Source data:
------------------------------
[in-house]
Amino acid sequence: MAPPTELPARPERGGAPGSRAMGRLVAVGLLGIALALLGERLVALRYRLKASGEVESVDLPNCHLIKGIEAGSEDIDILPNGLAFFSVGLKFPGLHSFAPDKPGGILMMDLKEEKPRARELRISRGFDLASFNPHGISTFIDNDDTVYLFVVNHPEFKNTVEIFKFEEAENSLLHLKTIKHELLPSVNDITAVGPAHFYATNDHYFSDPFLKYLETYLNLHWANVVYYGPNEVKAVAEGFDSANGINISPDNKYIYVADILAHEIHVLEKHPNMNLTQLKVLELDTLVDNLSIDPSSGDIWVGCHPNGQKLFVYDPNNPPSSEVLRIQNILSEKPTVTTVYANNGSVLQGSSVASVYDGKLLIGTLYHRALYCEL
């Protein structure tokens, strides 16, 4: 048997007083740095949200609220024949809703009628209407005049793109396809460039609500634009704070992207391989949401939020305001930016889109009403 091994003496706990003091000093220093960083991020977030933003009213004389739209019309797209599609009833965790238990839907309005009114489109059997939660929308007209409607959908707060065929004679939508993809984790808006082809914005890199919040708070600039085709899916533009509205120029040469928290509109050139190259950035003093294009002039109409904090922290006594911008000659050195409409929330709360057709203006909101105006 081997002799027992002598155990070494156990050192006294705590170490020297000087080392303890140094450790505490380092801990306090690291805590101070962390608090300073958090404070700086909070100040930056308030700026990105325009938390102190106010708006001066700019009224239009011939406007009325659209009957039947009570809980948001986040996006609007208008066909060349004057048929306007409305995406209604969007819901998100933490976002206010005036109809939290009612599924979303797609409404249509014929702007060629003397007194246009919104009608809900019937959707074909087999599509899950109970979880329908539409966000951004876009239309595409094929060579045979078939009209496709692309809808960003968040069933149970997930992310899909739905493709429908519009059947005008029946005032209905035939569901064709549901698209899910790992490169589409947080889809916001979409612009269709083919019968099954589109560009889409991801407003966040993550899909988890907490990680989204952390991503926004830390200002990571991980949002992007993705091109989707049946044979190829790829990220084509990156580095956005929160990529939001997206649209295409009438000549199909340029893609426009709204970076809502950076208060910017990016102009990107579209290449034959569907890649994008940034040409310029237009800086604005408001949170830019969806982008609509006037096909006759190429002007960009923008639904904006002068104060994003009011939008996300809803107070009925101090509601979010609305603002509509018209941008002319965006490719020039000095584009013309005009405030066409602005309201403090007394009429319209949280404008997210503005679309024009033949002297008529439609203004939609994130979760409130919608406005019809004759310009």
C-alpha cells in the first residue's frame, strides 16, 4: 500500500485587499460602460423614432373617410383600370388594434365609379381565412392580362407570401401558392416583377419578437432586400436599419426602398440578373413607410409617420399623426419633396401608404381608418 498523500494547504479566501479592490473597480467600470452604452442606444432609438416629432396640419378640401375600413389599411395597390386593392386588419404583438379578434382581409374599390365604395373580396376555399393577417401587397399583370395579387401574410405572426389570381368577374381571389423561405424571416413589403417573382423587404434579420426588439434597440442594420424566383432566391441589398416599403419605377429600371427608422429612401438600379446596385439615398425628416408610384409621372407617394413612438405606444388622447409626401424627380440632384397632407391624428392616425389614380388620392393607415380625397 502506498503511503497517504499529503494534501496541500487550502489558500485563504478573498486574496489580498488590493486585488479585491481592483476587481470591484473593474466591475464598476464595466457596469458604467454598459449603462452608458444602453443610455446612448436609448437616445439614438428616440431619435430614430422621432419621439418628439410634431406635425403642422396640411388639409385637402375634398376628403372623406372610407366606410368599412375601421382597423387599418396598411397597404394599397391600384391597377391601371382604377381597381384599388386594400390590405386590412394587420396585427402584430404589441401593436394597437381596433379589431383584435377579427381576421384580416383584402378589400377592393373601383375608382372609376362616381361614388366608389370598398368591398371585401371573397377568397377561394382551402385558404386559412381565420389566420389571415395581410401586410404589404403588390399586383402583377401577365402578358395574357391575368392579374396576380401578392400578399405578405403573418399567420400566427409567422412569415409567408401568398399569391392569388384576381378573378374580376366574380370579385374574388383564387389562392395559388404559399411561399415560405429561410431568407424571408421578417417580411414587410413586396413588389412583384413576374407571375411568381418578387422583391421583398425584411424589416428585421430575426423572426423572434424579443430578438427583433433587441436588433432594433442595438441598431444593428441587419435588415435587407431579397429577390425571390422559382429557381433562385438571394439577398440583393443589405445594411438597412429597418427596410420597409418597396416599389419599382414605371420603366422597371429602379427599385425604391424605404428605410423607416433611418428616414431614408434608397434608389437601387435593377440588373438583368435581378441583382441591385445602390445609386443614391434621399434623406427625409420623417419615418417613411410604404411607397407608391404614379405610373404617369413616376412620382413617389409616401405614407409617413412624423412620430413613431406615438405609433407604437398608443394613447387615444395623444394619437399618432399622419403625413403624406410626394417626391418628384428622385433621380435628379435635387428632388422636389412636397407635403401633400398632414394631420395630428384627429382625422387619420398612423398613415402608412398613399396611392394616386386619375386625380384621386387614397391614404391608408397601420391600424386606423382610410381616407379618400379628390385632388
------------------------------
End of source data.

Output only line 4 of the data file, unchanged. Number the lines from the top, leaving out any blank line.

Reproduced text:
C-alpha cells in the first residue's frame, strides 16, 4: 500500500485587499460602460423614432373617410383600370388594434365609379381565412392580362407570401401558392416583377419578437432586400436599419426602398440578373413607410409617420399623426419633396401608404381608418 498523500494547504479566501479592490473597480467600470452604452442606444432609438416629432396640419378640401375600413389599411395597390386593392386588419404583438379578434382581409374599390365604395373580396376555399393577417401587397399583370395579387401574410405572426389570381368577374381571389423561405424571416413589403417573382423587404434579420426588439434597440442594420424566383432566391441589398416599403419605377429600371427608422429612401438600379446596385439615398425628416408610384409621372407617394413612438405606444388622447409626401424627380440632384397632407391624428392616425389614380388620392393607415380625397 502506498503511503497517504499529503494534501496541500487550502489558500485563504478573498486574496489580498488590493486585488479585491481592483476587481470591484473593474466591475464598476464595466457596469458604467454598459449603462452608458444602453443610455446612448436609448437616445439614438428616440431619435430614430422621432419621439418628439410634431406635425403642422396640411388639409385637402375634398376628403372623406372610407366606410368599412375601421382597423387599418396598411397597404394599397391600384391597377391601371382604377381597381384599388386594400390590405386590412394587420396585427402584430404589441401593436394597437381596433379589431383584435377579427381576421384580416383584402378589400377592393373601383375608382372609376362616381361614388366608389370598398368591398371585401371573397377568397377561394382551402385558404386559412381565420389566420389571415395581410401586410404589404403588390399586383402583377401577365402578358395574357391575368392579374396576380401578392400578399405578405403573418399567420400566427409567422412569415409567408401568398399569391392569388384576381378573378374580376366574380370579385374574388383564387389562392395559388404559399411561399415560405429561410431568407424571408421578417417580411414587410413586396413588389412583384413576374407571375411568381418578387422583391421583398425584411424589416428585421430575426423572426423572434424579443430578438427583433433587441436588433432594433442595438441598431444593428441587419435588415435587407431579397429577390425571390422559382429557381433562385438571394439577398440583393443589405445594411438597412429597418427596410420597409418597396416599389419599382414605371420603366422597371429602379427599385425604391424605404428605410423607416433611418428616414431614408434608397434608389437601387435593377440588373438583368435581378441583382441591385445602390445609386443614391434621399434623406427625409420623417419615418417613411410604404411607397407608391404614379405610373404617369413616376412620382413617389409616401405614407409617413412624423412620430413613431406615438405609433407604437398608443394613447387615444395623444394619437399618432399622419403625413403624406410626394417626391418628384428622385433621380435628379435635387428632388422636389412636397407635403401633400398632414394631420395630428384627429382625422387619420398612423398613415402608412398613399396611392394616386386619375386625380384621386387614397391614404391608408397601420391600424386606423382610410381616407379618400379628390385632388